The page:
State businessman eyes decaying mill complex for makeover

Vernon (AP) - The Hockanum Mill complex looks like a crumbling monument to the town's past as an industrial hub, but behind the peeling paint and empty, broken windows, a local businessman is breathing new life into the buildings.

"I don't see what is. I see what can be. I see potential," Ken Kaplan, owner of Kaplan Computers, says. "When it's done, it's going to be an amazing place."

The complex dates to the 1800s, and the white wooden structure visible along West Main Street was built in the 1850s to replace the circa-1814 building that burned down in 1854. Kaplan says the new building was constructed with posts and beams, with bricks in between, a style that Kerry Uzell, one of two job foremen, calls "slow-burn technology."

Since then, the buildings have survived a number of fires of varying sizes, been the subject of failed plans to be turned into apartments, and endured an FBI investigation of former tenants for environmental violations.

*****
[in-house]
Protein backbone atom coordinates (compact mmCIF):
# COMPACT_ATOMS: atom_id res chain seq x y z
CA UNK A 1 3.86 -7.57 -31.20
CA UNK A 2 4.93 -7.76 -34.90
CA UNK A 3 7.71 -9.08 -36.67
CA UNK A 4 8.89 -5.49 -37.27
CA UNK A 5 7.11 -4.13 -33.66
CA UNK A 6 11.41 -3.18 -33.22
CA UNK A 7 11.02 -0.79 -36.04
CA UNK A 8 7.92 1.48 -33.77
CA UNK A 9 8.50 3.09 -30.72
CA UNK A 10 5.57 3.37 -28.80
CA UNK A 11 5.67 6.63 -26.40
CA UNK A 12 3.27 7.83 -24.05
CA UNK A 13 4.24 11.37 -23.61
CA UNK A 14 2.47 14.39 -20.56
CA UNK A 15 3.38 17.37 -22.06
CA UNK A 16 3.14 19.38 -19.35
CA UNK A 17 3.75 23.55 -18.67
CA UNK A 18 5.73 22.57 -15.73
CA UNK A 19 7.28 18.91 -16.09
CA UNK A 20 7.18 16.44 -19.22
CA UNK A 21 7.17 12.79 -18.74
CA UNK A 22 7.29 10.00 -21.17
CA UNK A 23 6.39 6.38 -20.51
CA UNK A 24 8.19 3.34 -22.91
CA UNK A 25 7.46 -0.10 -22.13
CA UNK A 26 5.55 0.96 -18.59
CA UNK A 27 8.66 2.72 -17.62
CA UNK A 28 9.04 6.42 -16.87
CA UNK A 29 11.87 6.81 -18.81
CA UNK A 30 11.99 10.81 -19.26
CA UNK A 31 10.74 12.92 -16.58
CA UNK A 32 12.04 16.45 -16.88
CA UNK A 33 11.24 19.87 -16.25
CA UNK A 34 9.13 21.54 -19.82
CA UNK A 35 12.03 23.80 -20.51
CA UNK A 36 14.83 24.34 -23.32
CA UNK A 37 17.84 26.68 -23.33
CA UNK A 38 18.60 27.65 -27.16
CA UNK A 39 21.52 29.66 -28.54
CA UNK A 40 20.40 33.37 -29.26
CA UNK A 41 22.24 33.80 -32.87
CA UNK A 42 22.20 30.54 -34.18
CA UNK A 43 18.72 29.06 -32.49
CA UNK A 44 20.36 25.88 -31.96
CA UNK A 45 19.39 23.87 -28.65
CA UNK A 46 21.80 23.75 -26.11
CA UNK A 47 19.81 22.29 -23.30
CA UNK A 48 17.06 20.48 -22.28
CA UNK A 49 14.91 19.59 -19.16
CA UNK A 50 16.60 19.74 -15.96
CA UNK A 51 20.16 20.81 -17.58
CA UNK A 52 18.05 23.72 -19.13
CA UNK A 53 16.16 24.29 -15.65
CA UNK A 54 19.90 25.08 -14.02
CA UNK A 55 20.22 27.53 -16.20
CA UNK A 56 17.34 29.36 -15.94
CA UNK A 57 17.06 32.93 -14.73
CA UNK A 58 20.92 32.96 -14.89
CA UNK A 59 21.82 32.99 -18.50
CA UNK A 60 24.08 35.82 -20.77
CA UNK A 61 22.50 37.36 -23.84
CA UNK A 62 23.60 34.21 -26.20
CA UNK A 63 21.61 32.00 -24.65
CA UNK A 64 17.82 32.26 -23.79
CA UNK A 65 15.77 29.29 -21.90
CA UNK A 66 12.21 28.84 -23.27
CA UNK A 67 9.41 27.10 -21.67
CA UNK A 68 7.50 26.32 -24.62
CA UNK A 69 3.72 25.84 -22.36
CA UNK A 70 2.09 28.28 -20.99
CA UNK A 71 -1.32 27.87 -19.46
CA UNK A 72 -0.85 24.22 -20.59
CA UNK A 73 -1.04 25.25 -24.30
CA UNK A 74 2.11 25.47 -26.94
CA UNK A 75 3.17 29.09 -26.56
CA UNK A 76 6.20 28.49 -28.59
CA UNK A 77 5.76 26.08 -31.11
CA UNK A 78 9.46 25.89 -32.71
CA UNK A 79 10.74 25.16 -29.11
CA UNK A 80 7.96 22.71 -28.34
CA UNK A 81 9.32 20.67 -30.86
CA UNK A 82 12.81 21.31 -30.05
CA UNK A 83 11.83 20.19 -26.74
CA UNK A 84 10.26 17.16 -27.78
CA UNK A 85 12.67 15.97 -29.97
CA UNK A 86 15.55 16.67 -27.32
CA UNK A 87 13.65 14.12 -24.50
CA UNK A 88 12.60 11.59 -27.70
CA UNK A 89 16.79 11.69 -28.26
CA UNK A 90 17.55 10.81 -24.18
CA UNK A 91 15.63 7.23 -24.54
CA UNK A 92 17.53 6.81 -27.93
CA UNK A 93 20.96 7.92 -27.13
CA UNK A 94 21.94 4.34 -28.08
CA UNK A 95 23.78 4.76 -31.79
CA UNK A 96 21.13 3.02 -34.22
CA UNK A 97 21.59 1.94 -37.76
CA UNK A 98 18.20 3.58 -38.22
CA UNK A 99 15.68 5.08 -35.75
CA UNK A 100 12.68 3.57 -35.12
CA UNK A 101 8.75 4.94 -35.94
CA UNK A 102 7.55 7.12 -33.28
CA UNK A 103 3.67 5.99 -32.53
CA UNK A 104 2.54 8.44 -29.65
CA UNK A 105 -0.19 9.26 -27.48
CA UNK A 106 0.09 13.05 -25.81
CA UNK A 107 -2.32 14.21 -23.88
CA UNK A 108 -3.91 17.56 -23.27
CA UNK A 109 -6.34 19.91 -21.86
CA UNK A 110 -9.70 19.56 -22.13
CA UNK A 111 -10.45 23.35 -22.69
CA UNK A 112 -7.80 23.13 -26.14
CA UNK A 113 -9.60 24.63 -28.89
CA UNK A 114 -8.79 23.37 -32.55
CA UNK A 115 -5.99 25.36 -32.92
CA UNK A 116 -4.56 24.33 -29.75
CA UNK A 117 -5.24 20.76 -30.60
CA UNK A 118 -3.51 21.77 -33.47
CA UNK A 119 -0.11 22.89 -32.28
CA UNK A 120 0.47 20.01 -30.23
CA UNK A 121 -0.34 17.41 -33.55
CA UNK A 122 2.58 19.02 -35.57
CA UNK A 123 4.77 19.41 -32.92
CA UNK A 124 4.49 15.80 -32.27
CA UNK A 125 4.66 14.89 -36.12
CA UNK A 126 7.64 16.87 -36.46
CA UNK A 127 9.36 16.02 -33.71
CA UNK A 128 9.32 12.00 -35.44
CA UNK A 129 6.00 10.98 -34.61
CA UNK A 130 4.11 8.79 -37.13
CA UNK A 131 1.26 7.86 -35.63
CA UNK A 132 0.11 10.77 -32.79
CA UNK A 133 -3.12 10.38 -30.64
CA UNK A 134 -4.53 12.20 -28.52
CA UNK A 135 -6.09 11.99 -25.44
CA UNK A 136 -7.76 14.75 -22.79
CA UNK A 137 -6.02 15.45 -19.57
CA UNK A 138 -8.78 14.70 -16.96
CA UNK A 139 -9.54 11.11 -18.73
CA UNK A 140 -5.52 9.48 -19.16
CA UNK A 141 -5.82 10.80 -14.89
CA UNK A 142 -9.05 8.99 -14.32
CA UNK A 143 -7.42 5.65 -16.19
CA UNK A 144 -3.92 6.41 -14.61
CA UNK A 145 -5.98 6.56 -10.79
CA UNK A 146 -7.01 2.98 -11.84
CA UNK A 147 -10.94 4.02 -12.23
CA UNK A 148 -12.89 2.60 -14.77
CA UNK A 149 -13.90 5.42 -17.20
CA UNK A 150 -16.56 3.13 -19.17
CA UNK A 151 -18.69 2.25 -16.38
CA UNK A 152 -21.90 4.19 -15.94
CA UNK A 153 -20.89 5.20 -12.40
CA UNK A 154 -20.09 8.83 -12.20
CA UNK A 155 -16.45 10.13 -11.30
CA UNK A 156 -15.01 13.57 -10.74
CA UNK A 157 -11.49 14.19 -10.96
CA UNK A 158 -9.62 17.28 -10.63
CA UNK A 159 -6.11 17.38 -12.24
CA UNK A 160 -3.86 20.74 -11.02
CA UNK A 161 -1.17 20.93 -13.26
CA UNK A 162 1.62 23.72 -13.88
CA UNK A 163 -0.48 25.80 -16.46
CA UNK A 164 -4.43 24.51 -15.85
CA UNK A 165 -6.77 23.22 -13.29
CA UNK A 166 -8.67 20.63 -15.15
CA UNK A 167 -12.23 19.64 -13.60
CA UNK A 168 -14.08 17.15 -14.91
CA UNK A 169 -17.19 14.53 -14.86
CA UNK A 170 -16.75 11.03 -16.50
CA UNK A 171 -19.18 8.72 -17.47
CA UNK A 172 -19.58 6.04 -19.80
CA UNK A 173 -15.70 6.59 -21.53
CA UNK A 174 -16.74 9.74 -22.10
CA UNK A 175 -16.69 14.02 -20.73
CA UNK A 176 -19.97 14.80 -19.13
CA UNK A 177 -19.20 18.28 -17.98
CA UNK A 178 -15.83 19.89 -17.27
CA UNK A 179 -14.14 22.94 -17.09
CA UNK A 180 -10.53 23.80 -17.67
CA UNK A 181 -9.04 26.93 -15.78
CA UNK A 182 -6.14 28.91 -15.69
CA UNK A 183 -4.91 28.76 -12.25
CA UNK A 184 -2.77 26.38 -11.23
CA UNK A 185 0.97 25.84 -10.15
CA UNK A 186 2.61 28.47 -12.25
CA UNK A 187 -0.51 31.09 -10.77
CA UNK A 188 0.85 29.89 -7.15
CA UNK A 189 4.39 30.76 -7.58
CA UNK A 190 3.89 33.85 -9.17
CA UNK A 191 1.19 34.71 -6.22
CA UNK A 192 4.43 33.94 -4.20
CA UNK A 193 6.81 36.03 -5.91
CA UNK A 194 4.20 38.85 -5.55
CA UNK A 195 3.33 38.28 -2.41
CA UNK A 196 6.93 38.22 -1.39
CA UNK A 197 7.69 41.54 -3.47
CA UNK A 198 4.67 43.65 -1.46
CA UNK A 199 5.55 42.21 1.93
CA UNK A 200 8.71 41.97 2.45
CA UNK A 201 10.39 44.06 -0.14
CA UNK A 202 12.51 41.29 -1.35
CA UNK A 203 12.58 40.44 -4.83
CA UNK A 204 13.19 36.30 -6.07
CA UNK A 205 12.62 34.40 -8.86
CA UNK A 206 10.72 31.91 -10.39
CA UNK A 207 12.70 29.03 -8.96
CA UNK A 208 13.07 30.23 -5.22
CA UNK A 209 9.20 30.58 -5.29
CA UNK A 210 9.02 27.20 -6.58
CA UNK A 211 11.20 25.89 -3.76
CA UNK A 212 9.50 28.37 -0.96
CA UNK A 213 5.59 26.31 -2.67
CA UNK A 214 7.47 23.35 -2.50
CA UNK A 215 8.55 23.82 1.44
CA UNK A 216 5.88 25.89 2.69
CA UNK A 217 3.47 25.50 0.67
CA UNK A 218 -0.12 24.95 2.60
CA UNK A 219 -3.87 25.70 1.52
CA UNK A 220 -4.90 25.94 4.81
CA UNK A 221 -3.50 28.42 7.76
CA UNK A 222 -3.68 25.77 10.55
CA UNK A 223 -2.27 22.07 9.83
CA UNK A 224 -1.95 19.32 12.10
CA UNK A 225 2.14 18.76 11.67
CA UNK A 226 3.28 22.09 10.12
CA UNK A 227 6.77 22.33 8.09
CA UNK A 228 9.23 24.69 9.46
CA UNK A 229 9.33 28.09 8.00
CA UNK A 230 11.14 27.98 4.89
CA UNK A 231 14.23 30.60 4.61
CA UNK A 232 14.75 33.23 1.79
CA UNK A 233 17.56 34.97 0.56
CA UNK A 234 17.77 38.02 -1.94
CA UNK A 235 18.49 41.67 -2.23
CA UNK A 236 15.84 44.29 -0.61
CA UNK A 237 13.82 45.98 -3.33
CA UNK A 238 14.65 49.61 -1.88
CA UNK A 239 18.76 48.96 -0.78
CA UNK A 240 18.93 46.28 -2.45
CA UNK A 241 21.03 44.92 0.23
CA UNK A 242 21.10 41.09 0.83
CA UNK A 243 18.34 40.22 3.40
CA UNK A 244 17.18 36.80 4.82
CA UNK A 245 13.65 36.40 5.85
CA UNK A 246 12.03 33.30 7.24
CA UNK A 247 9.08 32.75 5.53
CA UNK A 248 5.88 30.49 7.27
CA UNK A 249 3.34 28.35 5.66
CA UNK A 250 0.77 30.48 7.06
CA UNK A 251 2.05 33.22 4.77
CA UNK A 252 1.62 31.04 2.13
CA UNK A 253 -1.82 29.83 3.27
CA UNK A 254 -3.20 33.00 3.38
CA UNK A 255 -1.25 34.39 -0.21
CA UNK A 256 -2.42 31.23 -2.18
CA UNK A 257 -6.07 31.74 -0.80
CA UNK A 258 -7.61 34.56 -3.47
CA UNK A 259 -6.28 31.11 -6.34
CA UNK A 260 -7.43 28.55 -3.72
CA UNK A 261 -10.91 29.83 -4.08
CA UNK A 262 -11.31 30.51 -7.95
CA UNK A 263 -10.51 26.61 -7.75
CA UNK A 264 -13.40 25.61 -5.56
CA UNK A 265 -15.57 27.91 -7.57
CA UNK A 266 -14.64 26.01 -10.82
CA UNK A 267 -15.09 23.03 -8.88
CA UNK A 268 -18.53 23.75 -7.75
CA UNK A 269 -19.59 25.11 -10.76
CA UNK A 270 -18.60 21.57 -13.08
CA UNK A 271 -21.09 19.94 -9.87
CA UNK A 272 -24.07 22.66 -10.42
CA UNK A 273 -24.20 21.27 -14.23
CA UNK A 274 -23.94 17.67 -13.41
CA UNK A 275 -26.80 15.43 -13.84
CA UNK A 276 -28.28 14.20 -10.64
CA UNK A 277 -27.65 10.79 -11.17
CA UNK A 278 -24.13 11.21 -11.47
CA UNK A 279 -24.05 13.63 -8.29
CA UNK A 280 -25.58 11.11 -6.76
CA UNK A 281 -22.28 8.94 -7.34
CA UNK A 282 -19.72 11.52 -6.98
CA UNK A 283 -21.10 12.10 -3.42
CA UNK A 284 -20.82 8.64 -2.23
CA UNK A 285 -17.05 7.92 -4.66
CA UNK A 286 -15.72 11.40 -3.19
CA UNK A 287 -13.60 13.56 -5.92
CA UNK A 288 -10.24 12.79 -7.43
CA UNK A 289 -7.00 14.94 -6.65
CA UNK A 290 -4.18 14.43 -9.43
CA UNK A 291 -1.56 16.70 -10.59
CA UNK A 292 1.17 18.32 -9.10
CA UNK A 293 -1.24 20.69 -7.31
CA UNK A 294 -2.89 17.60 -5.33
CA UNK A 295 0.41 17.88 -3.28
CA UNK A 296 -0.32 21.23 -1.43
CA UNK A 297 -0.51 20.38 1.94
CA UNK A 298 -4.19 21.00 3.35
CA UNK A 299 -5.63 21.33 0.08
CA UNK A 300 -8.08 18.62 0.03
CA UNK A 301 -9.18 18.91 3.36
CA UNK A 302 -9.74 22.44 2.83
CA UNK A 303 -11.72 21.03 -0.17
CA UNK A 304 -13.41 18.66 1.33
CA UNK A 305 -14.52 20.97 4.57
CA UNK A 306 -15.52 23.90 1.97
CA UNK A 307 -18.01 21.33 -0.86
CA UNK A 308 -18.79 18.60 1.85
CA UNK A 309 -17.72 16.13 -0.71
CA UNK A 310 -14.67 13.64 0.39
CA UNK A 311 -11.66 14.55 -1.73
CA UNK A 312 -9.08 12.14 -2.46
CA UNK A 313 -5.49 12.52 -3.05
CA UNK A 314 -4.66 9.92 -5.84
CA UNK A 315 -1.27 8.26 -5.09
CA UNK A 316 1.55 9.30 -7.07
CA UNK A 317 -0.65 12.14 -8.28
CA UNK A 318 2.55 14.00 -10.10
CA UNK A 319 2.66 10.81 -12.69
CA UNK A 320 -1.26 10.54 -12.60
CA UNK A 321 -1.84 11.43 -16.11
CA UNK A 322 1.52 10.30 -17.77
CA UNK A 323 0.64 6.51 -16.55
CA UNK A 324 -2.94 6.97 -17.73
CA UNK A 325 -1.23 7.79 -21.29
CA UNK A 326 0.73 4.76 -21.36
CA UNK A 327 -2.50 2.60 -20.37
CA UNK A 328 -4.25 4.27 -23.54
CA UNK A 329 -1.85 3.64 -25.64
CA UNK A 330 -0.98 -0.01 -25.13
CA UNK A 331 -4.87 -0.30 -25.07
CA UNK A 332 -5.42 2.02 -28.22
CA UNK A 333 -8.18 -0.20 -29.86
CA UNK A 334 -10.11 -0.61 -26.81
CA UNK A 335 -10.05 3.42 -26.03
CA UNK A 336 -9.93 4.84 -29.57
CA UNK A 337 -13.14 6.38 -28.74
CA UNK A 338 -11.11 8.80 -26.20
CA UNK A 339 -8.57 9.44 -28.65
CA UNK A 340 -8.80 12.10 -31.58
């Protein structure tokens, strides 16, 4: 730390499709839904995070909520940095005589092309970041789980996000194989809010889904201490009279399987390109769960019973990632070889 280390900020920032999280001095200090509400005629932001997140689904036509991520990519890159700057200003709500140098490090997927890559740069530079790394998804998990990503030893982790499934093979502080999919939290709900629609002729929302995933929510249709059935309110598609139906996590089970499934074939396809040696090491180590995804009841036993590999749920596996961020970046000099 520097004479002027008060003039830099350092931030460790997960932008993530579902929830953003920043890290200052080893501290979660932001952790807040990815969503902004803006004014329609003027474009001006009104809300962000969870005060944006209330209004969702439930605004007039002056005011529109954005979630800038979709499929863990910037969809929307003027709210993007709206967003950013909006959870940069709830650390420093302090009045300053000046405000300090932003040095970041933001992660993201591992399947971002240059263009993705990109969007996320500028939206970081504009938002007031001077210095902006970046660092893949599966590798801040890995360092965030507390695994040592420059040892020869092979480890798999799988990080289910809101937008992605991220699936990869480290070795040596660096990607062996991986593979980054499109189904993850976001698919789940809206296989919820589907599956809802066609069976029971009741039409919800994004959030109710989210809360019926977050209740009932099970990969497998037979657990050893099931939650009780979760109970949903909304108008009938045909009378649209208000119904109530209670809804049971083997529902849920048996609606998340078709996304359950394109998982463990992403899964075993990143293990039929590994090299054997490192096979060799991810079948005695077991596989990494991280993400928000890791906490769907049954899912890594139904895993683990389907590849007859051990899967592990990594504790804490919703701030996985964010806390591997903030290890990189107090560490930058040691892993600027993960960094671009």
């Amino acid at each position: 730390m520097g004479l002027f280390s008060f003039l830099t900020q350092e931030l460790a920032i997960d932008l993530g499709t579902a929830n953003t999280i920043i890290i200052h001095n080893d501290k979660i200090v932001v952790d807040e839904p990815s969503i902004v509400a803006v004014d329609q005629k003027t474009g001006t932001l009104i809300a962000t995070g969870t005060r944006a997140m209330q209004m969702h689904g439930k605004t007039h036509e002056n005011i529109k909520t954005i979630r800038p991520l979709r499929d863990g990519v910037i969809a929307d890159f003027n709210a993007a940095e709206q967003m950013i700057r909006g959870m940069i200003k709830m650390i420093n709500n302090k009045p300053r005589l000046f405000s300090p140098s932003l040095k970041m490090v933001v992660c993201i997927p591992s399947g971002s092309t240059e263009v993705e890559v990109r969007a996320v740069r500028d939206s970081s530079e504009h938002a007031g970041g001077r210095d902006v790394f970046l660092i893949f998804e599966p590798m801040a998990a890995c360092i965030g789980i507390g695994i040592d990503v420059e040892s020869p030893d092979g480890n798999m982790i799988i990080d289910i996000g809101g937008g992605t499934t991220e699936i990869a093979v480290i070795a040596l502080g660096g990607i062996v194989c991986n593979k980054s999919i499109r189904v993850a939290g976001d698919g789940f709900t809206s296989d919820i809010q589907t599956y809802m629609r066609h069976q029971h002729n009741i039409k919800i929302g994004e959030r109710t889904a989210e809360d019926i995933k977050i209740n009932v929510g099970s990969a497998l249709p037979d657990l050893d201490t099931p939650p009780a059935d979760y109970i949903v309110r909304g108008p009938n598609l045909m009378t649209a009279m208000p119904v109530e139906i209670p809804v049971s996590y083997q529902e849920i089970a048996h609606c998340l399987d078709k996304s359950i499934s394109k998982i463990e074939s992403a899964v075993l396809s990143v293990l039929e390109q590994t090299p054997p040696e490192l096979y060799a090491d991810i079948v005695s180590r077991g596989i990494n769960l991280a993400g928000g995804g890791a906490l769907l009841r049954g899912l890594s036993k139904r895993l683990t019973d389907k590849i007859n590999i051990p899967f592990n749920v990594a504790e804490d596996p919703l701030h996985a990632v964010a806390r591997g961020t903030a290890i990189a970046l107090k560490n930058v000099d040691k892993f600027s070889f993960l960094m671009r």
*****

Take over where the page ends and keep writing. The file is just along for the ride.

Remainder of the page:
Potential $6M project

In April, Kaplan Mill Works LLC was approved for a $2 million loan from the state for work on the mill, which Kaplan says he plans to spend on four of the 11 buildings. He says that he plans to apply for another round of funding, and estimates that $5 million to $6 million might be necessary to rehabilitate the entire property, a project he says could take five years.

"It was really close to being at the point of no return," Kaplan says. "When you were driving into this complex, it was like driving into an abandoned city."

For now, Kaplan, with the help of Crosskey Architects of Hartford, is focusing on the white office building, the main white building, a concrete building behind these two, and another building in the same area.

Kaplan says he is working with the federal Environmental Protection Agency and state Department of Energy and Environmental Protection to clean up toxins on the site, including asbestos, lead, and petroleum products in the soil. He says this is a lengthy, regimented process that is done in phases and while much has been cleared, there is still more to be done.